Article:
Microsoft Windows Activation / Microsoft Piracy Control trojan pretends to be an authentic Microsoft Windows activation screen. It asks for credit card details and holds your PC at ransom if refused. The associated message is:

Your copy of Windows was activated by another user. To help reduce software piracy, please re-activate your copy of Windows now. We will ask for your billing details, but your credit card will NOT be charged. You must activate Windows before you can continue to use it. Microsoft is committed to your privacy. For more information, www.microsoft.com/privacy.

Do you want to activate Windows now?

This is a fake message issued by the trojan. Do NOT hand over your credit card details to the trojan.  

In the description of the AlfaCleaner program, you will find that it is supposed to help you optimize your computer and remove all spyware threats. In fact, AlfaCleaner will try to "optimize" your wallet. A re-branded variant of AlfaCleaner is WinHound. Another similar rogue anti-spyware is called WinAntiSpyWare 2006. SpySheriff and SpyTrooper (other rogue anti-spyware tools) work in the same way.

BraveSentry is another type of rogue anti-spyware tool. The free "scan" detects lots of false positives trying to trick the user into buying the full version. Once installed, this software is known to download additional adware and spyware programs to your computer.

ErrorSafe claims to be made to fix computer problems; at least that's what the description says. However, it is very hard to remove and its usefulness is questionable, to say the least.

SpyAxe is one of the best known rogue anti-spyware bugs. It is also the most often bought rogue anti-spyware - not due to its efficiency, but rather to various tricks it uses to make the user spend money on it. The variations of this tool are called Adware.Punisher, SpyFalcon, SpywareAxe, SpywareQuake and SpywareStrike.

Spyblocs/eBlocs is another rogue application for spyware removal. Instead of getting rid of spyware, it will fill your computer with various adware/spyware programs. Just like other rogue security tools, it is very difficult to remove.

Spyware Soft Stop and Ultimate Defender will both show you a whole host of false positive reports to convince you to buy their full versions. However, when you perform a few scans instead of one, you will see that various threat names are often assigned to the same file. This is a good sign that the program isn't being honest with you and that you've got a piece of rouge software on your hands.

SpyCut, SpyShield and Spyware Disinfector also can't be trusted. They are offered after the user is tricked into clicking on a misleading sponsored link. What's more, they are distributed through exploits and are able to flood your computer with various adware and spyware threats.

While WinFixer claims that it can detect and remove Windows errors, it does nothing more than tricking the users to buy its full version.

List of most dangerous rogue antispyware, rogue antivirus and trojans released from 2008 to 2012 (last updated 12th February 2012)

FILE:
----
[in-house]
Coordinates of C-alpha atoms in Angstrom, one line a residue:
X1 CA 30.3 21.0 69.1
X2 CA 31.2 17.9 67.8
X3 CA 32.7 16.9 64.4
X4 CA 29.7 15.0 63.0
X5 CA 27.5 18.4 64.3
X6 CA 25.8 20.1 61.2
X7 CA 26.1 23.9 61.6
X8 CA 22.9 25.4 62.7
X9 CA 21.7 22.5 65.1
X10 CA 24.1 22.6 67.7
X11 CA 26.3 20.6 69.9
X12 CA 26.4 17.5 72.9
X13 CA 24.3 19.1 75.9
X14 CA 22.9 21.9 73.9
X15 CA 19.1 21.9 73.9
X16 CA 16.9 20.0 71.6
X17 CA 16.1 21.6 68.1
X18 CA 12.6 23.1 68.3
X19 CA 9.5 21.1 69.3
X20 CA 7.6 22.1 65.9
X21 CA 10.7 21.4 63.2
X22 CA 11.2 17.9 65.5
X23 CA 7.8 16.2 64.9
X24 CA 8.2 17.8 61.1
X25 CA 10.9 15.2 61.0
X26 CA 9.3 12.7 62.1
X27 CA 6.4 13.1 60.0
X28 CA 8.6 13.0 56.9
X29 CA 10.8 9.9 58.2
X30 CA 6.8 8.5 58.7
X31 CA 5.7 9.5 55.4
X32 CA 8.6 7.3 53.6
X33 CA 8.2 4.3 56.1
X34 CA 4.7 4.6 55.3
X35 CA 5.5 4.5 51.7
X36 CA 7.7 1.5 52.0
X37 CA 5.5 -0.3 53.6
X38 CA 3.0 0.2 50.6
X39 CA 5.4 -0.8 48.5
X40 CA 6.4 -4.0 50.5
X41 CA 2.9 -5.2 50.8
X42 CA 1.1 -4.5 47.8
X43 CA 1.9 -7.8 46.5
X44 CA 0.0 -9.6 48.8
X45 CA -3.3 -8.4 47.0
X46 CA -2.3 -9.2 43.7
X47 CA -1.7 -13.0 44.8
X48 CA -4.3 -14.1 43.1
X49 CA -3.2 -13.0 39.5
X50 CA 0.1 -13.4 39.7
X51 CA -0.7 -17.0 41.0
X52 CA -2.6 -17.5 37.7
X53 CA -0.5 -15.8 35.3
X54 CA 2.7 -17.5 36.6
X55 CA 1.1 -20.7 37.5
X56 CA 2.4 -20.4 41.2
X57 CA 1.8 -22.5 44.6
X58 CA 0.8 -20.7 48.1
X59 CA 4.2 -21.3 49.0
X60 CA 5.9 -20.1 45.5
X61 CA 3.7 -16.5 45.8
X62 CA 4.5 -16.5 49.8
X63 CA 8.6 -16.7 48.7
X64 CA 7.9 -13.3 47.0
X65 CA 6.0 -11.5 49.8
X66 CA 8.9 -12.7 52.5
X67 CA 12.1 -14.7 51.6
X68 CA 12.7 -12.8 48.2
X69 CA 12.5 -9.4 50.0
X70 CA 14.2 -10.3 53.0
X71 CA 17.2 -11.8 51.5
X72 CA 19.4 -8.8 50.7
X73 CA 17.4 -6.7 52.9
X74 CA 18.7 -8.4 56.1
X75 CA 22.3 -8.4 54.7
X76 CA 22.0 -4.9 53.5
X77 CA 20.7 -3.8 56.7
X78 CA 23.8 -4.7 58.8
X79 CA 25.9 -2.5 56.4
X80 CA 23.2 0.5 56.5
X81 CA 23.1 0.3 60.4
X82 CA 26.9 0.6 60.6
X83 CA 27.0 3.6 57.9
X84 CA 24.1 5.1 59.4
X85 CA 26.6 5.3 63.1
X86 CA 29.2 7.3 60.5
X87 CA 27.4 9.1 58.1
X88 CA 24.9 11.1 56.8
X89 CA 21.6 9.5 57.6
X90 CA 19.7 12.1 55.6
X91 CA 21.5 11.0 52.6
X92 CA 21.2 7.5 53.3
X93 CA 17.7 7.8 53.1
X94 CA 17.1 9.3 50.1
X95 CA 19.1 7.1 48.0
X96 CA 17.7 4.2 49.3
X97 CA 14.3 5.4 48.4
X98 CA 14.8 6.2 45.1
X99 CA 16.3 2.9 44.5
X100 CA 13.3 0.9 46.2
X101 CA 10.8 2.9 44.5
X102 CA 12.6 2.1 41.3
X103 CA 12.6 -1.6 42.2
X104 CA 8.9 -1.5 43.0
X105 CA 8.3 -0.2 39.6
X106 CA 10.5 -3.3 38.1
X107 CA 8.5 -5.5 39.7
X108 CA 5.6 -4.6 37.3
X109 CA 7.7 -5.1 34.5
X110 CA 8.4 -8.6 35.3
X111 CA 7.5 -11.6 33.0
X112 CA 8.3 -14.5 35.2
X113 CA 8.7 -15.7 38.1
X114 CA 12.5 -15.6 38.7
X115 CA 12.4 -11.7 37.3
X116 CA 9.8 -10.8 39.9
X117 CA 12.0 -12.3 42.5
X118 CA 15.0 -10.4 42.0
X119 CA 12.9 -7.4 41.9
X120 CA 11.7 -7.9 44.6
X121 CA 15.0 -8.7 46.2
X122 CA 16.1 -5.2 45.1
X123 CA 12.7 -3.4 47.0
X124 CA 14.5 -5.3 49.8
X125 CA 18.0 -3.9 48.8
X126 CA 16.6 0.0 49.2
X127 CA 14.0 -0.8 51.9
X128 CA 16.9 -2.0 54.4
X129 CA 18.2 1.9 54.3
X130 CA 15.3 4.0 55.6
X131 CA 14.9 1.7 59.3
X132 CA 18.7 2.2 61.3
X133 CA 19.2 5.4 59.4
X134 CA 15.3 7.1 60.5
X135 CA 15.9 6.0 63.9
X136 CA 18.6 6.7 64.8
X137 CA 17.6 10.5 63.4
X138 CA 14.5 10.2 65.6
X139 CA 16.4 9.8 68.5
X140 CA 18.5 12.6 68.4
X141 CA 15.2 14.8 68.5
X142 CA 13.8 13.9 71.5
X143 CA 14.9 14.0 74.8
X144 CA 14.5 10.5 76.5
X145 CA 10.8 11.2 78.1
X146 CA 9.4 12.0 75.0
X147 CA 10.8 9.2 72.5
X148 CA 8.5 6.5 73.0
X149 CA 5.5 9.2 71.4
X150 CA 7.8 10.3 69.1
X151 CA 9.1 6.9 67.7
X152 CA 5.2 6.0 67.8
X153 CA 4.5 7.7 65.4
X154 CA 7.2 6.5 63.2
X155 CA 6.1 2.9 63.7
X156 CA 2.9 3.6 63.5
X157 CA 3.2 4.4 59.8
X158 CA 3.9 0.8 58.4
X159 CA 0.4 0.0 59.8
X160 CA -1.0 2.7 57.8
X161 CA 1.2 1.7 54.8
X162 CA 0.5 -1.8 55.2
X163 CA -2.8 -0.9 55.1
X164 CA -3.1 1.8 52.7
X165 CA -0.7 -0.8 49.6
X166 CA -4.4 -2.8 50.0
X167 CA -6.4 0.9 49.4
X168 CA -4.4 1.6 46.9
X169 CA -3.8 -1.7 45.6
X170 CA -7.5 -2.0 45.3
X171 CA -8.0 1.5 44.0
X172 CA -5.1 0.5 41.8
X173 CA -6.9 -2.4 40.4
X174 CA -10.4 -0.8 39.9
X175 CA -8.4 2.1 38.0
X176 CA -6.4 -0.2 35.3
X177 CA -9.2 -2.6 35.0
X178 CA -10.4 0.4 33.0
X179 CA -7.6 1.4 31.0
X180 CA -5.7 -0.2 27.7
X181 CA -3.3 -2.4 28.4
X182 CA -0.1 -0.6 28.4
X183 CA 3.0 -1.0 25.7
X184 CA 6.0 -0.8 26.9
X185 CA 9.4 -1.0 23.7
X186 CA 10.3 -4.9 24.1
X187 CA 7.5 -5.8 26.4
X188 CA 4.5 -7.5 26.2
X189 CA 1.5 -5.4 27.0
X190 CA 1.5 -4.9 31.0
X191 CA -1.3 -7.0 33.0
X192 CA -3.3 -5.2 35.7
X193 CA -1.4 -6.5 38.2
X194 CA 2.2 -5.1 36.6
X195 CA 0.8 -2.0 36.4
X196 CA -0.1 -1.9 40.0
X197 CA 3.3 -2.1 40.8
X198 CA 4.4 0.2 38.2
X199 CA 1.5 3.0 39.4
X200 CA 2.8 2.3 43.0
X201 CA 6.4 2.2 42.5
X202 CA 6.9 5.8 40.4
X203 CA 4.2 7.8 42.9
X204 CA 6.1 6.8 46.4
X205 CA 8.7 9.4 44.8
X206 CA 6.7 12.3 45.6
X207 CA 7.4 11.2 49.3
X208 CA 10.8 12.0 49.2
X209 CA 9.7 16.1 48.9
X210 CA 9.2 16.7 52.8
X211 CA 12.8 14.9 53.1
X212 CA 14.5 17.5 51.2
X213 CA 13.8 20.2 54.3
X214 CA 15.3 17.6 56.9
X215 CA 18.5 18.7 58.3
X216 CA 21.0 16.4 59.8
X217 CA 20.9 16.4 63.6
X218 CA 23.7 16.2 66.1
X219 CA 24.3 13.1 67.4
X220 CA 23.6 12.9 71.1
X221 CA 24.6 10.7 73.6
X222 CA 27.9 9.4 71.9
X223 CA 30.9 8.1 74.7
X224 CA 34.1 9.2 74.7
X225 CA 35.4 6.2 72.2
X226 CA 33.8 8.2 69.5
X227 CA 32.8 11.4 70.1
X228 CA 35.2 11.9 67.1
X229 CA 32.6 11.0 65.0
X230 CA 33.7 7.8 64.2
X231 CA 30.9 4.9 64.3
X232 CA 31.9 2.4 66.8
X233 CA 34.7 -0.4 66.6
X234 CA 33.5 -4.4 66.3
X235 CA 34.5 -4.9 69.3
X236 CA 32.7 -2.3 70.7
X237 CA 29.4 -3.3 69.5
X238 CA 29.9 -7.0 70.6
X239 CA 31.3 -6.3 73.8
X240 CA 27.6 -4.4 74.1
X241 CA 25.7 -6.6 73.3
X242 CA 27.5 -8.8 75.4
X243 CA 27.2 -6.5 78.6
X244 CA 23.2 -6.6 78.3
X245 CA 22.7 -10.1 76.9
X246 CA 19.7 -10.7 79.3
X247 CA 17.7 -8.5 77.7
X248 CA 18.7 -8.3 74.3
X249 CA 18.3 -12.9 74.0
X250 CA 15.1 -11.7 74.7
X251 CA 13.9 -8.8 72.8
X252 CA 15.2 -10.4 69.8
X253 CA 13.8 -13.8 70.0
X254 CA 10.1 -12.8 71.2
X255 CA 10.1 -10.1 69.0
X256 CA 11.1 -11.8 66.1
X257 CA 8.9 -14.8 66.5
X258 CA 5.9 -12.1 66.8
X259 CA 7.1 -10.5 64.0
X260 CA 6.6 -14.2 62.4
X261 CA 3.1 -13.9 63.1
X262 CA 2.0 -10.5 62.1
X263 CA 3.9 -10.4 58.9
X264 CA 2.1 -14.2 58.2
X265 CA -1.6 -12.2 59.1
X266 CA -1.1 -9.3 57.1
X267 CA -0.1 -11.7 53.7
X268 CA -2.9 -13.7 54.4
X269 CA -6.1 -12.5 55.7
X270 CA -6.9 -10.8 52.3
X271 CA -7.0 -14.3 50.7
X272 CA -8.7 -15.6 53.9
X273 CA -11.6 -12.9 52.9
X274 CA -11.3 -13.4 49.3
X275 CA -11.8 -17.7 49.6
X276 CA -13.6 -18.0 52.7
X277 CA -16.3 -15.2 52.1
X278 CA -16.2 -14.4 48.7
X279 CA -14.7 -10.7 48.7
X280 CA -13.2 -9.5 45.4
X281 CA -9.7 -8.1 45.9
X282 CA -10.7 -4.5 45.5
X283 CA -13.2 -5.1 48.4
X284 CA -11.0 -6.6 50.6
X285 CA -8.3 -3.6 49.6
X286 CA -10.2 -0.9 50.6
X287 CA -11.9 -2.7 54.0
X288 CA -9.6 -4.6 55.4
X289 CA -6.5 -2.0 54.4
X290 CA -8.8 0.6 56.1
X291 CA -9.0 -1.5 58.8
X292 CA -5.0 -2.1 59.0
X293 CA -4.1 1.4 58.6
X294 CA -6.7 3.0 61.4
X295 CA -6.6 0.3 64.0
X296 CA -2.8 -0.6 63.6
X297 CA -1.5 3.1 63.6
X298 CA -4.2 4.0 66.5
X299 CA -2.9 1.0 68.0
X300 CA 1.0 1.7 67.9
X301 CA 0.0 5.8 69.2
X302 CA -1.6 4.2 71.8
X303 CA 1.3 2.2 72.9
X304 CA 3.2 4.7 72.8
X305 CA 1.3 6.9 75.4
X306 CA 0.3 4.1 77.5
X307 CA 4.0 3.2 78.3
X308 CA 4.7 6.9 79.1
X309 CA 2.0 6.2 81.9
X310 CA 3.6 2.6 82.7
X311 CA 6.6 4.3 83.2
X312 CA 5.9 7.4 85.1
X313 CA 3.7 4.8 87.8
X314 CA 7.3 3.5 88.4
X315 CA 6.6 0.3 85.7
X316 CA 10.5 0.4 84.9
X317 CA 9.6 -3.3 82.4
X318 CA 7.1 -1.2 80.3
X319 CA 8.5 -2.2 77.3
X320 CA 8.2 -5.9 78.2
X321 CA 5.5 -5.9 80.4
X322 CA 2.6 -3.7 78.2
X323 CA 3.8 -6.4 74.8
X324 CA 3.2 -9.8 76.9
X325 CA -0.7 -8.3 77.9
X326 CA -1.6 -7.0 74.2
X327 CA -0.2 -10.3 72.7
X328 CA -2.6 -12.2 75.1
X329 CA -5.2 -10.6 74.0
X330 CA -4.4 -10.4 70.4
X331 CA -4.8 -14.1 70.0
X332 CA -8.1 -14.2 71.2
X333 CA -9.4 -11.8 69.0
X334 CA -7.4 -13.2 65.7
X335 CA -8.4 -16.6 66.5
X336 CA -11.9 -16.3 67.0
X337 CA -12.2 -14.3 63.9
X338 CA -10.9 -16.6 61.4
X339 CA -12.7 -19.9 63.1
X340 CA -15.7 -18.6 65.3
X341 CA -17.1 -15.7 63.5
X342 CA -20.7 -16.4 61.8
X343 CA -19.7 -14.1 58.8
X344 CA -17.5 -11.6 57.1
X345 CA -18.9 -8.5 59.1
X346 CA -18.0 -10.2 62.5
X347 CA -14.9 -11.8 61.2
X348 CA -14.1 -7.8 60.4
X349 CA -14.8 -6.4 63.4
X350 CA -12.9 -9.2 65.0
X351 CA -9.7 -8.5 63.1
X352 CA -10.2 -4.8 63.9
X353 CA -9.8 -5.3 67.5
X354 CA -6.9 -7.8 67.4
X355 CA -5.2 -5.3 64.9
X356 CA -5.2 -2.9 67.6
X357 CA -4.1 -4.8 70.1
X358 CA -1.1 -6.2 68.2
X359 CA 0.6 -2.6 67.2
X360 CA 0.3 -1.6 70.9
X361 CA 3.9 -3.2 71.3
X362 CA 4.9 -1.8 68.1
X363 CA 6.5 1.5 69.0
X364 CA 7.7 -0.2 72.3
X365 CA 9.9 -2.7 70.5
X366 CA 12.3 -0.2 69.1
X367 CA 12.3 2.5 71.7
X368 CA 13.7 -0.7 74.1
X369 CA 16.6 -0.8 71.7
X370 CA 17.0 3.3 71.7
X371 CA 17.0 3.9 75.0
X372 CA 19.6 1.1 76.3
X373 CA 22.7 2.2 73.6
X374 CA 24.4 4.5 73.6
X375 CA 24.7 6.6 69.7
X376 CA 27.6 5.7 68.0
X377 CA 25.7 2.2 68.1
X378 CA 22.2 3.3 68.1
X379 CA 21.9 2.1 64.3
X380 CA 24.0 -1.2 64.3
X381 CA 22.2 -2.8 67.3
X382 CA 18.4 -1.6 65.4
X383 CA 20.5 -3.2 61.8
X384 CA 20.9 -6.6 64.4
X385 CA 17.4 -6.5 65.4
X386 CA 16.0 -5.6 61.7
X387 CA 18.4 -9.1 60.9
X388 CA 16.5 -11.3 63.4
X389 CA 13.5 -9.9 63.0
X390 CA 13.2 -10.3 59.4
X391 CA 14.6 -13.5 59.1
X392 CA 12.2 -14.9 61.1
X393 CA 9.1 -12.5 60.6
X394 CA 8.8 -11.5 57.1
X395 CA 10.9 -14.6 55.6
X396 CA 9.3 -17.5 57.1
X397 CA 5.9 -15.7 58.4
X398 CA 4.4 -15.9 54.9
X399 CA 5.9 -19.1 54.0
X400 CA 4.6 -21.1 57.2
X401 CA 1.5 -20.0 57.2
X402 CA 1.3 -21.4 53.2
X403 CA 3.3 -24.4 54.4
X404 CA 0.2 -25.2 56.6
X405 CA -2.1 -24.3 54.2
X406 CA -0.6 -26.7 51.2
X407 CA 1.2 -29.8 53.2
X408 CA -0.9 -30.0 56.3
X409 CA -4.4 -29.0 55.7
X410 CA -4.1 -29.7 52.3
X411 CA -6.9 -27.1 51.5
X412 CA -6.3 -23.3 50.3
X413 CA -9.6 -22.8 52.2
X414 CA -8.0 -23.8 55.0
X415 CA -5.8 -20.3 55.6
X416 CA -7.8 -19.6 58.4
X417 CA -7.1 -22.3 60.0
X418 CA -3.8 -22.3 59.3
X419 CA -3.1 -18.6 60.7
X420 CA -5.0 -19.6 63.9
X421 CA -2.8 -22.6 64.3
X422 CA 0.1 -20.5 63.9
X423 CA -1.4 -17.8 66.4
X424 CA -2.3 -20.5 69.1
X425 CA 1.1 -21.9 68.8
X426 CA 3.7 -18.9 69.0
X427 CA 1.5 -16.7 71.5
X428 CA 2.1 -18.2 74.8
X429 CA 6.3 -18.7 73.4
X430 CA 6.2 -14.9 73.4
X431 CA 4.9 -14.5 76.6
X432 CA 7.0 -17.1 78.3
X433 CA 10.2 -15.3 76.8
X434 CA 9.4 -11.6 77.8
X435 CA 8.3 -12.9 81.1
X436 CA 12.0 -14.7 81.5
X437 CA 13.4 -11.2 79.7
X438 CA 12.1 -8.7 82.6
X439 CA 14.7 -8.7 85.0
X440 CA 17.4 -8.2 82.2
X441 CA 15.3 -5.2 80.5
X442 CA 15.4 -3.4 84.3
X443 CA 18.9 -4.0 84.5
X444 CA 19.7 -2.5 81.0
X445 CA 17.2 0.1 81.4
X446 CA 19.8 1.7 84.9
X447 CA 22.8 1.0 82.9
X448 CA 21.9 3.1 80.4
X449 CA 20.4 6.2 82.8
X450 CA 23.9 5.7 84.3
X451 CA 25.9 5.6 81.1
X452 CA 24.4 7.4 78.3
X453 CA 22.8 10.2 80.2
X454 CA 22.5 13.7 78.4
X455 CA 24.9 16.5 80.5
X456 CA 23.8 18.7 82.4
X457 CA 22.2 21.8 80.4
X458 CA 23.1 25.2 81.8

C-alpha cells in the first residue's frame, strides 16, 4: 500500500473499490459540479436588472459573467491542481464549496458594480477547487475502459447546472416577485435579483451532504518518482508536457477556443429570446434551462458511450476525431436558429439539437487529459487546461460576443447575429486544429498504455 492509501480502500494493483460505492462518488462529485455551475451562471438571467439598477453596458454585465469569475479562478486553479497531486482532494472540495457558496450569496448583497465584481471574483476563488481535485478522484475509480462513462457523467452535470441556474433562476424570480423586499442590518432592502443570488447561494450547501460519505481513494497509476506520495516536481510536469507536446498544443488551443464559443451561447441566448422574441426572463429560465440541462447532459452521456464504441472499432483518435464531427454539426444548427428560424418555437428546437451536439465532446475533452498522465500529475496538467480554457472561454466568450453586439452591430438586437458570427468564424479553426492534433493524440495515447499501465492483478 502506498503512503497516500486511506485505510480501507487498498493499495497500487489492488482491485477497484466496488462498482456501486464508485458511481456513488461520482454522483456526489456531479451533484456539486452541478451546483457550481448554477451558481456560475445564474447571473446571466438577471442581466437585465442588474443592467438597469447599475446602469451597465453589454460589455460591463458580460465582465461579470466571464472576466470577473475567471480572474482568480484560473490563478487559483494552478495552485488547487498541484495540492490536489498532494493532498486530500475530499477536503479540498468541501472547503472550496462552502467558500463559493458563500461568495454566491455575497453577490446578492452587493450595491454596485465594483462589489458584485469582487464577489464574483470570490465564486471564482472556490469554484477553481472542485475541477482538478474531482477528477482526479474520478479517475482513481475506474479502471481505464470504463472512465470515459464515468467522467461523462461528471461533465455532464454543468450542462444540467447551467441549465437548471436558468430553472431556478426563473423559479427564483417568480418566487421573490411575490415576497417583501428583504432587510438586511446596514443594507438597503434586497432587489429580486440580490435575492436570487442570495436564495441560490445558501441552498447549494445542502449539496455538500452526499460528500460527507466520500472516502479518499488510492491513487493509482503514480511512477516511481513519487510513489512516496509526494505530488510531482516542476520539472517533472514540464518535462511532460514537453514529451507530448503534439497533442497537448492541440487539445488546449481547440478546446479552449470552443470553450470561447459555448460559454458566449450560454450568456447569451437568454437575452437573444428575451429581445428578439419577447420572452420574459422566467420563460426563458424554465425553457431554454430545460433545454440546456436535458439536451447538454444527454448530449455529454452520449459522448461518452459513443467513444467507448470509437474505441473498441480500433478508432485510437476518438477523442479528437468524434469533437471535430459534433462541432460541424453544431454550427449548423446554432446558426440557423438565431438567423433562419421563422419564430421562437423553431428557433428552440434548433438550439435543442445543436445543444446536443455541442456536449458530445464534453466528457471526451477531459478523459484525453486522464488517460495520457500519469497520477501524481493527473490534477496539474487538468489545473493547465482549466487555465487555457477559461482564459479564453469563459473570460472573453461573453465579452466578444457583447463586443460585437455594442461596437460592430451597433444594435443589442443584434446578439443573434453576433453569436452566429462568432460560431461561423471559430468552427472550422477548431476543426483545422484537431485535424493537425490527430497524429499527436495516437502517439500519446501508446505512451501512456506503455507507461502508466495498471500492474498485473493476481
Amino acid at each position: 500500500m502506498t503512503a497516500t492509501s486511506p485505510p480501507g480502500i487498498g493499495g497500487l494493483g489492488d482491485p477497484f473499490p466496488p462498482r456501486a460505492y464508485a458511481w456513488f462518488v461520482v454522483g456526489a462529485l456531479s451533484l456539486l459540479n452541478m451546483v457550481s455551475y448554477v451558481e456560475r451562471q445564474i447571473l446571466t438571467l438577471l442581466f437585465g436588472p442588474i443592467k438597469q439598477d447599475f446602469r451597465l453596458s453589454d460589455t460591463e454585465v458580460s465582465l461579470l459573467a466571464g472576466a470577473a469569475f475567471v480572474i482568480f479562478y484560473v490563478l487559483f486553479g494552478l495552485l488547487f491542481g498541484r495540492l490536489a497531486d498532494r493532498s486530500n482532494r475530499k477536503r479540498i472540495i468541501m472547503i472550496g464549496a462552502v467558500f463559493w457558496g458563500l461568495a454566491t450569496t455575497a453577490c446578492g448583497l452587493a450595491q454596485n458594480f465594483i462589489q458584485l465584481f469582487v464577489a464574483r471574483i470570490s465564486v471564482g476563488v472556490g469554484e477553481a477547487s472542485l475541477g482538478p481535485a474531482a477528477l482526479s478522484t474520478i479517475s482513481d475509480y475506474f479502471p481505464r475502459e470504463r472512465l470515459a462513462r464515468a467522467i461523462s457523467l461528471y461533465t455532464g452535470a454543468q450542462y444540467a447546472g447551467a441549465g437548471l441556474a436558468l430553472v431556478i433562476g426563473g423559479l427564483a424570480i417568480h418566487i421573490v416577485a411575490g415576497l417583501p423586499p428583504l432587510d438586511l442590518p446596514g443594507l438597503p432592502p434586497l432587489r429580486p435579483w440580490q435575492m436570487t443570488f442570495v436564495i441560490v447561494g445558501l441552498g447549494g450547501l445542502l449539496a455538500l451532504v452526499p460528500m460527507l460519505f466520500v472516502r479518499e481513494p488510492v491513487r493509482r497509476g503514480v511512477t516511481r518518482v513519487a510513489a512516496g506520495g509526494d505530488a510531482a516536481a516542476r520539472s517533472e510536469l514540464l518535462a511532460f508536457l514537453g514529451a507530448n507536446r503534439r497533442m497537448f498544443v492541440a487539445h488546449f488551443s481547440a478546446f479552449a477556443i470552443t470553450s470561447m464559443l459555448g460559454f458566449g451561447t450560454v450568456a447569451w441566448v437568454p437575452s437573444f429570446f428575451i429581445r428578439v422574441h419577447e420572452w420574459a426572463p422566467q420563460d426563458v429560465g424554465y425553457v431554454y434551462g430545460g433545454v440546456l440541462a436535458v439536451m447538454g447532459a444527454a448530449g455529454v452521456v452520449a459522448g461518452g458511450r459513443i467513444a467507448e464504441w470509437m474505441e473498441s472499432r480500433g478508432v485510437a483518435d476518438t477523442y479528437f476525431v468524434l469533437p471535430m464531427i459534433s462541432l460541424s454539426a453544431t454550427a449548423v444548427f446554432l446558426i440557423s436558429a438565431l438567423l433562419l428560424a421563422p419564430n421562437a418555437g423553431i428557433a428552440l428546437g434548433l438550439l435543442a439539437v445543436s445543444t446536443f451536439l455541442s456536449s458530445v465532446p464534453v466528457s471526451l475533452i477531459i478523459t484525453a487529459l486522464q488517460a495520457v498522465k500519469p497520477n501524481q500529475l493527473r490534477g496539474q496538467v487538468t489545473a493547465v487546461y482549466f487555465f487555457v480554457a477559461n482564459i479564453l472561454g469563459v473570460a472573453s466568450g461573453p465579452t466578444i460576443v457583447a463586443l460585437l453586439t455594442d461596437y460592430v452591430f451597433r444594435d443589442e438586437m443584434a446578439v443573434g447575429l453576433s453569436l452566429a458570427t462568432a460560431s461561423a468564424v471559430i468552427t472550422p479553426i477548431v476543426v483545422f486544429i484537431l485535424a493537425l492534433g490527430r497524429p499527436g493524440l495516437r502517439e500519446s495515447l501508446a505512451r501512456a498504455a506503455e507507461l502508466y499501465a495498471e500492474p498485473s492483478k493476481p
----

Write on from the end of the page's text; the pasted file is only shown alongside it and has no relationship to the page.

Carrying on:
Manual Rogueware Removal

Manual removal instructions for many of these rogue programs are available on this site for tech-savvy users. However, it must be stressed that manually updating the registry and deleting hidden files can result in permanent damage to your computer's operating system. It might cause your computer to fail during boot-up. The safest and most thorough method is to remove the rogueware automatically using a reputable antispyware program. Please email us if you need detailed removal instructions for a particular program.

Automatic Rogueware Removal

For automatic removal of rogue programs and their Trojans we suggest using only a legitimate antispyware program. We recommend using Malwarebytes Anti-Malware, which has a good reputation for removing rogueware and does not require payment to enable deletions. Also you can scan your system with Reimage to check for any system damage that may have been caused by the infection. Reimage does require paid registration to enable repairs:

Download Malwarebytes Anti-Malware

Remove Rogue Anti-Spyware Now:

  1. Download Malwarebytes Anti-Malware 2.0 Download Malwarebytes Anti-Malware  
  2. Run a full scan with Malwarebytes Anti-Malware
  3. Remove all infections (free).
  4. Reboot and rescan. Your computer should now be clean.

Important note: If Malwarebytes is blocked by malware then start it via its helper Chameleon (Start Menu → All Programs → MalwareBytes' Anti-Malware → Tools → Malwarebytes' Anti-Malware Chameleon). If you're still having any problems installing Malwarebytes Anti-Malware or removing Rogue Anti-Spyware please email us for further assistance: info@removeadware.com.au.
You may also call for personal assistance on toll-free number 888-655-3453 within the USA and Canada.


Disclaimer: This webpage was created to provide information on Rogue Anti-Spyware and how to uninstall it. We do not own or endorse Rogue Anti-Spyware. Manual removal instructions are intended for use by technical experts and should be used at your own risk.